Policy support: RBI MPC retains accommodative stance, rates

Shaktikanta Das

Mumbai: To support a faster economic recovery amid a resurgence in Covid-19 cases, the Reserve Bank retained its key short-term lending rates along with the growth-oriented accommodative stance during the first monetary policy review of FY22.

Accordingly, the Monetary Policy Committee (MPC) of the central bank voted to maintain the repo rate, or short-term lending rate, for commercial banks, at 4 per cent.

Likewise, the reverse repo rate was kept unchanged at 3.35 per cent, and the marginal standing facility (MSF) rate and the ‘Bank Rate’ at 4.25 per cent.

In a virtual address after the Monetary Policy Committee’s bi-monthly meet, RBI Governor Shaktikanta Das said that the growth rate forecast has been retained at 10.5 per cent.

Besides, he said India’s GDP is expected to grow on the back of accelerated anti-Covid vaccination drive as well as gradual release of pent up demand.

However, he warned against the resurgence of Covid-19 infections and high commodity prices.

Furthermore, RBI has pegged retail inflation for the April-June quarter of the current financial year at 5.2 per cent.

According to Das, the evolving CPI inflation trajectory is likely to be subjected to both upside and downside pressures.

“The bumper foodgrains production in 2020-21 should sustain softening of cereal prices going forward, while the prices of pulses, particularly tur and urad, remain elevated, the incoming rabi harvest arrivals in the markets and the overall increase in domestic production in 2020-21 should augment supply which, along with imports, should enable some softening of these prices going forward,” he said.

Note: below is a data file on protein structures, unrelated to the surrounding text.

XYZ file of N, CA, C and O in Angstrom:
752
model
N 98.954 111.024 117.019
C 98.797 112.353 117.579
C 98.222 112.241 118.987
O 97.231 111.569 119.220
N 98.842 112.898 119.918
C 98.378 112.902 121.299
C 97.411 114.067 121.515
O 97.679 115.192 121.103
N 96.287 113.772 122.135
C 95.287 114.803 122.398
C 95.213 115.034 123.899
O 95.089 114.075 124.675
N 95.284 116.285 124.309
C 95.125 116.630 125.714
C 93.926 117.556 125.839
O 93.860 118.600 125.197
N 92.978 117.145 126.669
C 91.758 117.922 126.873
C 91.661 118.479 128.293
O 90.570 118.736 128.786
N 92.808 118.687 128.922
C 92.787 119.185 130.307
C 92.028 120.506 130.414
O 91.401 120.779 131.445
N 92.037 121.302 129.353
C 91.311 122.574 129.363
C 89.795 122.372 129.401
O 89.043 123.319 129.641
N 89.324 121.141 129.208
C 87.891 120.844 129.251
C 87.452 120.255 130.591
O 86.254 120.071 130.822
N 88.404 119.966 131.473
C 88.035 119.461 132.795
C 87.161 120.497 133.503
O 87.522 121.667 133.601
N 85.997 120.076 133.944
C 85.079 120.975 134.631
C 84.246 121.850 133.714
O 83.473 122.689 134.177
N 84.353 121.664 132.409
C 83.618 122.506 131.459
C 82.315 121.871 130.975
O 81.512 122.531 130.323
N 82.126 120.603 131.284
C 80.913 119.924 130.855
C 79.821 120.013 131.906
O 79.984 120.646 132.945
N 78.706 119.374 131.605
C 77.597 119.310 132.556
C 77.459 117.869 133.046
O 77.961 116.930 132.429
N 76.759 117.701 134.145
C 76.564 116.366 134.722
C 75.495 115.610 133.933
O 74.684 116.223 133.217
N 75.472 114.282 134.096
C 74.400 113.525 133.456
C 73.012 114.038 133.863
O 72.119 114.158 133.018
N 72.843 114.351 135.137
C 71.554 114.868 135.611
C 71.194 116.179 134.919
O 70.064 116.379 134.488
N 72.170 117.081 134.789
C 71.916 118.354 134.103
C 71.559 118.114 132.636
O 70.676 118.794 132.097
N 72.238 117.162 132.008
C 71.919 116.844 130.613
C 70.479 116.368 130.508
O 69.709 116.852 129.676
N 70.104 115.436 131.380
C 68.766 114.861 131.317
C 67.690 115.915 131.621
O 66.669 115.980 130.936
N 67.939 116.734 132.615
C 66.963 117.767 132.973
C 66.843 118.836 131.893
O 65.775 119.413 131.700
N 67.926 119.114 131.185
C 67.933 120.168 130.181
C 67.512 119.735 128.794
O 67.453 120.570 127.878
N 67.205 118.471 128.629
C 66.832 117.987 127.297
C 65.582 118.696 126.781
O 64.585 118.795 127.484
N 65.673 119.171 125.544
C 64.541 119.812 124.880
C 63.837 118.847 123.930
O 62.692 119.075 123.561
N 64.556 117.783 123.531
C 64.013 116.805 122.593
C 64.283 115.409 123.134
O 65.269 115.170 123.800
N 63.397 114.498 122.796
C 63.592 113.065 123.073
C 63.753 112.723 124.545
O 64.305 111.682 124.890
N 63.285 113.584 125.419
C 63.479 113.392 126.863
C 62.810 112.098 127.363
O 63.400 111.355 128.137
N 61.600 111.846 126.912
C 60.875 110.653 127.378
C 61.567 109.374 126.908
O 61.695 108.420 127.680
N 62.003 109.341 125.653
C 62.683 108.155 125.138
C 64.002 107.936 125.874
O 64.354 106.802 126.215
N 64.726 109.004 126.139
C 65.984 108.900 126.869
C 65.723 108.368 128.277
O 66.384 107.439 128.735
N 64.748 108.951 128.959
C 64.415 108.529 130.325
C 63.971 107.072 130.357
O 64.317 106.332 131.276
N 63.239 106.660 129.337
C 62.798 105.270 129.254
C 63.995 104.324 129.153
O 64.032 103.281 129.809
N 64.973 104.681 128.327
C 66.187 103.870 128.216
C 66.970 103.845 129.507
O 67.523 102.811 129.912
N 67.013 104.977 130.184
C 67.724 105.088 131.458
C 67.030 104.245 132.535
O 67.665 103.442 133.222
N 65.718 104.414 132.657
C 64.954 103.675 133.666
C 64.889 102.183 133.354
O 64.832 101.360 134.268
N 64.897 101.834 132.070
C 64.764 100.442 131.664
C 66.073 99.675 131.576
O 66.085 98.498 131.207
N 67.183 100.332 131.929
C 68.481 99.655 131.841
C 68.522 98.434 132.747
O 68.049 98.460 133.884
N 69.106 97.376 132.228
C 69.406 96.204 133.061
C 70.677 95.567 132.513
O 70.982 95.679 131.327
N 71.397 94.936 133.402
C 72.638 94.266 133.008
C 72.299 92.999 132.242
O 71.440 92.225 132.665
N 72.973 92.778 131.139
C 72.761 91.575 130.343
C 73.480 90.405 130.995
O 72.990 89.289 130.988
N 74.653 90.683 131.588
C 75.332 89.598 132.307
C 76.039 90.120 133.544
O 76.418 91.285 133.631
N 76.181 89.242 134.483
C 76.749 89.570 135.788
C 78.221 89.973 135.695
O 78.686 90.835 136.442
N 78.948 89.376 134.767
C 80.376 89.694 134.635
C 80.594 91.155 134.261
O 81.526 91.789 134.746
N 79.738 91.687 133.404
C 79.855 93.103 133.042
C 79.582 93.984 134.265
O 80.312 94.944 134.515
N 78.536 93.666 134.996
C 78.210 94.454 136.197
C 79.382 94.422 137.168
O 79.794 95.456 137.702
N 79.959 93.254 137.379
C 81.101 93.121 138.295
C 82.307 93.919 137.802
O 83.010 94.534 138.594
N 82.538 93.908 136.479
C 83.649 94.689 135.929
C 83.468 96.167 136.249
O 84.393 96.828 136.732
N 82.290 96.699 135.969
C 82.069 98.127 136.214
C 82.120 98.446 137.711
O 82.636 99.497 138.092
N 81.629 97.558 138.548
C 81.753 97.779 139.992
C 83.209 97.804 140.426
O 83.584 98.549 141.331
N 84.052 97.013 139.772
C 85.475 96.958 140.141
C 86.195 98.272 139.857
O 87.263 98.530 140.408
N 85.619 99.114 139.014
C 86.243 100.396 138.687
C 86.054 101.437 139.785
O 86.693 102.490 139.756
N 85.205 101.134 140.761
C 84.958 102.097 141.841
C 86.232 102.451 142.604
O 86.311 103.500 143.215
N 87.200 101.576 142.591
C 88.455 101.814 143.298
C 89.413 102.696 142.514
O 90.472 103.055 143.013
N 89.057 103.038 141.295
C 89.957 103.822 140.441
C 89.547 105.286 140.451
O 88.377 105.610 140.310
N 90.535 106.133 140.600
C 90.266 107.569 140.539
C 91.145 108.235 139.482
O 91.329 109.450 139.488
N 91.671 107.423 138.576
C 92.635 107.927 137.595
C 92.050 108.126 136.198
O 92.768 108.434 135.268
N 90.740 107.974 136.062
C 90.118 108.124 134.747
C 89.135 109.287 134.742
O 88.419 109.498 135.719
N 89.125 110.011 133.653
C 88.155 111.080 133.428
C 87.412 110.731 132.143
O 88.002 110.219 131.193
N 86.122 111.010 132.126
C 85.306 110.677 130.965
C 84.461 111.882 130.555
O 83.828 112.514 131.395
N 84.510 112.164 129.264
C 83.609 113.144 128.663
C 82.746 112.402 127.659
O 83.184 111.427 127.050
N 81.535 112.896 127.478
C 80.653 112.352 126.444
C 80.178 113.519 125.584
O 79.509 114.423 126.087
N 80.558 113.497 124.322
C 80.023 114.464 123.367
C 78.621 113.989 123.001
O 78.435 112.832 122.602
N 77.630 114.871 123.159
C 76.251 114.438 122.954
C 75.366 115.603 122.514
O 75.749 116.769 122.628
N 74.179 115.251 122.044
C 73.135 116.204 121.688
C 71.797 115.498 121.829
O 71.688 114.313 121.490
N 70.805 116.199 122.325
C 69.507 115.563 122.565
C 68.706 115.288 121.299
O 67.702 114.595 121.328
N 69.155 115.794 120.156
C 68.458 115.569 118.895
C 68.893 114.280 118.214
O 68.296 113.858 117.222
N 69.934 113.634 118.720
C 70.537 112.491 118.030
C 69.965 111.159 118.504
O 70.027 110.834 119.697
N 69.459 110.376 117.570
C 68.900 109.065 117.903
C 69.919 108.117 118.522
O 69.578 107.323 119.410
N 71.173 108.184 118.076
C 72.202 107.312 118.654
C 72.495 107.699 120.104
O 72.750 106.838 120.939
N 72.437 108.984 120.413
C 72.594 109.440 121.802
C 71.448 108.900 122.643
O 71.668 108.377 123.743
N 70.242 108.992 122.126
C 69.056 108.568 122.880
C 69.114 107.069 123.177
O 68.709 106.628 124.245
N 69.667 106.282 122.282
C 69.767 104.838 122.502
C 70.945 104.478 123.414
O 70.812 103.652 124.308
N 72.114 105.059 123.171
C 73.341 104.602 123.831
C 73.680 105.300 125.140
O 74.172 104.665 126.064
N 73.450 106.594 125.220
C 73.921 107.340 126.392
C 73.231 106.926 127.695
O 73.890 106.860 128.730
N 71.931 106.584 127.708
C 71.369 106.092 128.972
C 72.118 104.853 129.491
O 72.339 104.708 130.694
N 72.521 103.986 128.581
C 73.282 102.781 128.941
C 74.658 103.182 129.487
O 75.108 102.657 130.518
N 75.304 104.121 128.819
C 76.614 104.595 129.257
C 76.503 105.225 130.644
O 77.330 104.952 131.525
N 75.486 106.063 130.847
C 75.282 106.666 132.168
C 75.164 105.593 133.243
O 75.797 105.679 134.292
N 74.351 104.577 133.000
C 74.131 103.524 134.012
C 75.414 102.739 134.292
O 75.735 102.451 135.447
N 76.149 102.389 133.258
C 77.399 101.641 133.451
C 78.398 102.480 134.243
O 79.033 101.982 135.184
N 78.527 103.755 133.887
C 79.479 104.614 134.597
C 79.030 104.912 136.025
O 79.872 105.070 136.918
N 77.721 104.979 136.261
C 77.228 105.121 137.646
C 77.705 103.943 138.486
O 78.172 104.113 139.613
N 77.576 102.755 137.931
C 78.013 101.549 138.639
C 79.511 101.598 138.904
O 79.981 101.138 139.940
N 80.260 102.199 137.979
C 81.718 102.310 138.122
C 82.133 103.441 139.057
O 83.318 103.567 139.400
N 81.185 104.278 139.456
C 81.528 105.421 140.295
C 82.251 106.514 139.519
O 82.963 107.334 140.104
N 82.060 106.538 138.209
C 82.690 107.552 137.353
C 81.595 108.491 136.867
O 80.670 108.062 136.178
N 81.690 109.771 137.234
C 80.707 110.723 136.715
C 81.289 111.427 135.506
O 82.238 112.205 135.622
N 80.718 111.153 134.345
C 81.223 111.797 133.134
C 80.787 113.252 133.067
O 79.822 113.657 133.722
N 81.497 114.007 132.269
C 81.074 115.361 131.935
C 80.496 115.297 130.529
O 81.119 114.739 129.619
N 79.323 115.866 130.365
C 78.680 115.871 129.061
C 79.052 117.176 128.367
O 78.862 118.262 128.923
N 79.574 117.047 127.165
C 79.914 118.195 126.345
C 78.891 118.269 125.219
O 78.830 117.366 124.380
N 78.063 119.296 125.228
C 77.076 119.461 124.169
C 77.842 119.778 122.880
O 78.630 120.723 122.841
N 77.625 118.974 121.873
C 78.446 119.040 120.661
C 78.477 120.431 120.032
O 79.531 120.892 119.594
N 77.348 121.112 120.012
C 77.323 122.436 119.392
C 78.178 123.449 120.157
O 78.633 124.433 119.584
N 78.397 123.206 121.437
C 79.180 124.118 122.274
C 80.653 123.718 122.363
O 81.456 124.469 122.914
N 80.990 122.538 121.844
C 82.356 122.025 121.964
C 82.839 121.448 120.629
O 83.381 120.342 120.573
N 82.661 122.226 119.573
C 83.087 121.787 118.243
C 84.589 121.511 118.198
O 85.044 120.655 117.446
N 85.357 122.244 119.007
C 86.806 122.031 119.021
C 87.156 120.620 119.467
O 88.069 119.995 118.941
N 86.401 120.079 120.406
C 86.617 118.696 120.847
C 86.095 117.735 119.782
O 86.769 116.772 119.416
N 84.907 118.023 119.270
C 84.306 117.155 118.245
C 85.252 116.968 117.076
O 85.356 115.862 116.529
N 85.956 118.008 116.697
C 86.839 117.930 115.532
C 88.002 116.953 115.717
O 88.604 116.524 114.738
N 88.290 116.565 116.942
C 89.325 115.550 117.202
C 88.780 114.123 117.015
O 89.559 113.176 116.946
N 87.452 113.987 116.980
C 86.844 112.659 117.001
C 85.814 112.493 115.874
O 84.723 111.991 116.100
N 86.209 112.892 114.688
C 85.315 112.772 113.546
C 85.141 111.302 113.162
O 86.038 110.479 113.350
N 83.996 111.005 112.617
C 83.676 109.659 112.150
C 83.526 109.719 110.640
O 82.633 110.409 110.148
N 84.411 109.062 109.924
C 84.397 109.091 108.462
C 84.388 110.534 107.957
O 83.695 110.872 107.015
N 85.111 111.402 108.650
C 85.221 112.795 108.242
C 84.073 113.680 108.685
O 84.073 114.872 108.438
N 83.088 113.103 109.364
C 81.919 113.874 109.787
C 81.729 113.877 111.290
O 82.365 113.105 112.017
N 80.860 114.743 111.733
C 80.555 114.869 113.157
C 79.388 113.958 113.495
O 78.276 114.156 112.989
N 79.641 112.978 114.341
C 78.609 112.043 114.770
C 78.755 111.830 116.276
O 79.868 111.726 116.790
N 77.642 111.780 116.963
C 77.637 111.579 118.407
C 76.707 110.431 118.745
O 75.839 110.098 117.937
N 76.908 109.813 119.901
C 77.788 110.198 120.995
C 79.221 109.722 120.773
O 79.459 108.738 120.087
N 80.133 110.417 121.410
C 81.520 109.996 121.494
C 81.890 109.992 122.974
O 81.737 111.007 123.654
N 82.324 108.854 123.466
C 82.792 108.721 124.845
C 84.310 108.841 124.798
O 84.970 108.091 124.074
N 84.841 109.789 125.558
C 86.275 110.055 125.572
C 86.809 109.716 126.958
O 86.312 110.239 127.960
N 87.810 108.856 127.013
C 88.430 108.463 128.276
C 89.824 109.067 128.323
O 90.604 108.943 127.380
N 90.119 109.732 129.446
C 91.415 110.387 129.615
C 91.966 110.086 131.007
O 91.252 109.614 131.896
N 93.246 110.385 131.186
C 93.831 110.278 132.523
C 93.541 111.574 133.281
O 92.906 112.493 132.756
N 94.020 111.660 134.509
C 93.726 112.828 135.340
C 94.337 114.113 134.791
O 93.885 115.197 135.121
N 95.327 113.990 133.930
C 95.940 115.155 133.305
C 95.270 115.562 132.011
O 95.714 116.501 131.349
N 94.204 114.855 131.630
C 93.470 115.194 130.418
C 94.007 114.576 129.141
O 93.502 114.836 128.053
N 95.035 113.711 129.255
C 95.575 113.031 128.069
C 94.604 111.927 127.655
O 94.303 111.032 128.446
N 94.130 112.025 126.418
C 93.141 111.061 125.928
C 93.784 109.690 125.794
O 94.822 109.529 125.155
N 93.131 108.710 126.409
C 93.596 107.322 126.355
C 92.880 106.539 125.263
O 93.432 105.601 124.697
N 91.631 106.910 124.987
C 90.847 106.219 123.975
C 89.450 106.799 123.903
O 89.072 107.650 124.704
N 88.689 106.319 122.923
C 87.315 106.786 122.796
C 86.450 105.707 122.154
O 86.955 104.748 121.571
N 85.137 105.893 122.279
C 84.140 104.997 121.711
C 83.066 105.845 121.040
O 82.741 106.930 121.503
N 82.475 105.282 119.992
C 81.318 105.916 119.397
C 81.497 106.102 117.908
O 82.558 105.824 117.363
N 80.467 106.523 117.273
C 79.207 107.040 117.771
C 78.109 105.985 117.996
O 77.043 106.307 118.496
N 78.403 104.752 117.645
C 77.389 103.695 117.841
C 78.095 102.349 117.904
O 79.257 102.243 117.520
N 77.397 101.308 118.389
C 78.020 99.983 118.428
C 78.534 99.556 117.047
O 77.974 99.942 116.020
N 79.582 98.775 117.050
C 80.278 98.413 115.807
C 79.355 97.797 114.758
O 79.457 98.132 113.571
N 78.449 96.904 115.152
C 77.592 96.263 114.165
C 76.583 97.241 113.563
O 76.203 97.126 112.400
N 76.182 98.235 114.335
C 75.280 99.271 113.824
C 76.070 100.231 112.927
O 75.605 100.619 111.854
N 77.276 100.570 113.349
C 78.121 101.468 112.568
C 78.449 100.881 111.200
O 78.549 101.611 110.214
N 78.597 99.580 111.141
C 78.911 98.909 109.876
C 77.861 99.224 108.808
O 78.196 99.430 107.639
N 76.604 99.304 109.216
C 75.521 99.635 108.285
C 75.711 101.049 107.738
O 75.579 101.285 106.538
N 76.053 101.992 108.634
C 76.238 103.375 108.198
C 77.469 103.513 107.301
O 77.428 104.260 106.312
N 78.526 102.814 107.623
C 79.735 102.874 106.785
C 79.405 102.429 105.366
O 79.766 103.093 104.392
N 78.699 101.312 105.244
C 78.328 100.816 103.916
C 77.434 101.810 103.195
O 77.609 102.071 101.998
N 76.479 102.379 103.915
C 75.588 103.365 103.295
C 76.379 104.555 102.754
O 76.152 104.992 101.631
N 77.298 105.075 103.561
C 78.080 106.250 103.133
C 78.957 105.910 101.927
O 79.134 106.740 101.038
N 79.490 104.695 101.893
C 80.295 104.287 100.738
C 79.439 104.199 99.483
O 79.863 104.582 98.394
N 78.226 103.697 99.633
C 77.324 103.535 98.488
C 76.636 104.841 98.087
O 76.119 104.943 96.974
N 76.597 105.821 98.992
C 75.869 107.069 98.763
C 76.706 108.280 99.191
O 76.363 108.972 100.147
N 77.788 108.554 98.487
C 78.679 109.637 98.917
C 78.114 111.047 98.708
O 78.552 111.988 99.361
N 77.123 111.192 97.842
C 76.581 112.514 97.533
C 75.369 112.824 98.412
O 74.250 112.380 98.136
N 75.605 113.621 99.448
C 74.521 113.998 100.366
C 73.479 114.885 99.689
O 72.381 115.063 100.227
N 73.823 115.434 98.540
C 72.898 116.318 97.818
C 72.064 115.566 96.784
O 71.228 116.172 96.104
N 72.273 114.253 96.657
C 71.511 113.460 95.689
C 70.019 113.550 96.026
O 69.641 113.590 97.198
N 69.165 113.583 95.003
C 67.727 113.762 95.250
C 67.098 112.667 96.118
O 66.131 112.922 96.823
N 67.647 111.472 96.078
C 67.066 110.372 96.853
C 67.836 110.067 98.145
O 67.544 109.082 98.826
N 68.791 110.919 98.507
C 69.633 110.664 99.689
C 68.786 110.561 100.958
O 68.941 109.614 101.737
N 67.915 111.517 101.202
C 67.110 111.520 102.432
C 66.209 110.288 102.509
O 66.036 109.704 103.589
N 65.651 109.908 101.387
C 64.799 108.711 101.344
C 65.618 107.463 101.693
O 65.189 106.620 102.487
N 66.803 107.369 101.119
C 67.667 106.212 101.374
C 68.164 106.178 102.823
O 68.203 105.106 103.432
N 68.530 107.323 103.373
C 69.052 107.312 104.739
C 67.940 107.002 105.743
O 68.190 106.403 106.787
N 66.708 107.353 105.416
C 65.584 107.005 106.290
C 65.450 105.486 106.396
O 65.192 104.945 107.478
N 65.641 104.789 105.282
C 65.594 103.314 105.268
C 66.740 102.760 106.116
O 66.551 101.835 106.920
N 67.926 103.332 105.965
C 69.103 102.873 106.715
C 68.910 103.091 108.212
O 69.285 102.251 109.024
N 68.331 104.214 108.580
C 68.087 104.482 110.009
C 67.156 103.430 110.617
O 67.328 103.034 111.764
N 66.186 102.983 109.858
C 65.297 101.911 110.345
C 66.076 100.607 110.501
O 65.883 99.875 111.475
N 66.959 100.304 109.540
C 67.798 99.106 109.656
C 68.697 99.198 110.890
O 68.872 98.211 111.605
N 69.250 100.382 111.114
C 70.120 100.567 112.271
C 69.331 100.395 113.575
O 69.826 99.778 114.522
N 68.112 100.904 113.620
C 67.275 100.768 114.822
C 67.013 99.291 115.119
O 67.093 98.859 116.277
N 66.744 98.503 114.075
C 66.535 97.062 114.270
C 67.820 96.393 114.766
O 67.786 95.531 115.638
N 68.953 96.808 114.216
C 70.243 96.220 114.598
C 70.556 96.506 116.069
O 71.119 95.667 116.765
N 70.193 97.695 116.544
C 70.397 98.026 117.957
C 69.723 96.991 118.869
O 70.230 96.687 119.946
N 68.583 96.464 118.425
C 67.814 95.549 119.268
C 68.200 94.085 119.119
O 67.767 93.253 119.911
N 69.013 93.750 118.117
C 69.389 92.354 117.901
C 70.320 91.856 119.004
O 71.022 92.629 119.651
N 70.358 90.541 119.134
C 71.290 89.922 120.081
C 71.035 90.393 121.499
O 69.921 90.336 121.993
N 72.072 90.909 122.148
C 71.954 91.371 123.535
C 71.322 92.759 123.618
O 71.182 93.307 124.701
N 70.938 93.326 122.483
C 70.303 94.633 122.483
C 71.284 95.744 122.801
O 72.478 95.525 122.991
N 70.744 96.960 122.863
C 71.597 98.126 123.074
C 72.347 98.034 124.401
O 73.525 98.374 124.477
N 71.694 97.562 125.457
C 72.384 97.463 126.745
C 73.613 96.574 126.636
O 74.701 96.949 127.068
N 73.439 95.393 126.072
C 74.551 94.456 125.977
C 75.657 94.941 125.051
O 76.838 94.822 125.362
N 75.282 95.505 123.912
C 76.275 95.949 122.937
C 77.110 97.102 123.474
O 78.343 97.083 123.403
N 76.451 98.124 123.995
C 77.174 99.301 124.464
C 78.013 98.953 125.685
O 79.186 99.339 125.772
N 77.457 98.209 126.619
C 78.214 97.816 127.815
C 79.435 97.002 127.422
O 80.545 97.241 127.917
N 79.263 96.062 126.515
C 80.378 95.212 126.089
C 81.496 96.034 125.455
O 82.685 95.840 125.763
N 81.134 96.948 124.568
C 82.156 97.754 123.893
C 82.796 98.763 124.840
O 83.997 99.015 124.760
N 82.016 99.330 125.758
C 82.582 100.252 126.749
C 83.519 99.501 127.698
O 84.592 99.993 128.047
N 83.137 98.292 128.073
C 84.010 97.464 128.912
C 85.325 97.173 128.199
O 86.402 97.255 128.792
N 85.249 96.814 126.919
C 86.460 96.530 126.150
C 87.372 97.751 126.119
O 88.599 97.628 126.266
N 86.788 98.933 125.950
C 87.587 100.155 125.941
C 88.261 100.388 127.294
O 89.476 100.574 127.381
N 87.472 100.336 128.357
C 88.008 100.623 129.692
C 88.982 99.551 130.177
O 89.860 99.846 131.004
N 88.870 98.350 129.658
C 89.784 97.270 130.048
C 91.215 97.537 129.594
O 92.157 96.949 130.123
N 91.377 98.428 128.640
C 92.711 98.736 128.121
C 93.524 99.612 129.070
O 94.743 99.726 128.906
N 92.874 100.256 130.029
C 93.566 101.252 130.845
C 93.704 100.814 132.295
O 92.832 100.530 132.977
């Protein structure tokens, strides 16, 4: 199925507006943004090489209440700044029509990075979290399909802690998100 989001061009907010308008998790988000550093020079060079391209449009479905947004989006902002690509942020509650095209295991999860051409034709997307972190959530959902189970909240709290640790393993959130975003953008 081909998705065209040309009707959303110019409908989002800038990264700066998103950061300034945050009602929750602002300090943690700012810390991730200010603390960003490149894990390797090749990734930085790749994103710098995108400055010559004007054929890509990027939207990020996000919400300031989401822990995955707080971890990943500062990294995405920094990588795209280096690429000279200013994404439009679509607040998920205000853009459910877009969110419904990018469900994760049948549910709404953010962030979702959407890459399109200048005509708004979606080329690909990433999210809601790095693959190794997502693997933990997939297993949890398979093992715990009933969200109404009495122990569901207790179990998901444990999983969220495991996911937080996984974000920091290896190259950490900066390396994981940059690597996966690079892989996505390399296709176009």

The RBI Governor cited that while edible oils inflation has been ruling at heightened levels with international prices remaining firm, reduction of import duties and appropriate incentives to enhance productivity domestically could work towards a better demand-supply balance over the medium-term.

Suggesting that the states and the Centre should take steps to control the rising fuel prices, Das said: “Pump prices of petroleum products have remained high. Reduction of excise duties and cesses and state level taxes could provide some relief to consumers on top of the recent easing of international crude prices. This could slow down the propagation of second round effects.”

The impact of high international commodity prices and increased logistics costs are being felt across manufacturing and services, he added.

Finally, inflation expectations of urban households one year ahead showed a marginal increase over the three months ahead horizon according to the RBI’s March 2021 survey.

“Taking into consideration all these factors, CPI inflation is now projected as 5.0 per cent in Q4:2020- 21; 5.2 per cent in Q1:2021-22, 5.2 per cent in Q2, 4.4 per cent in Q3 and 5.1 per cent in Q4, with risks broadly balanced.”

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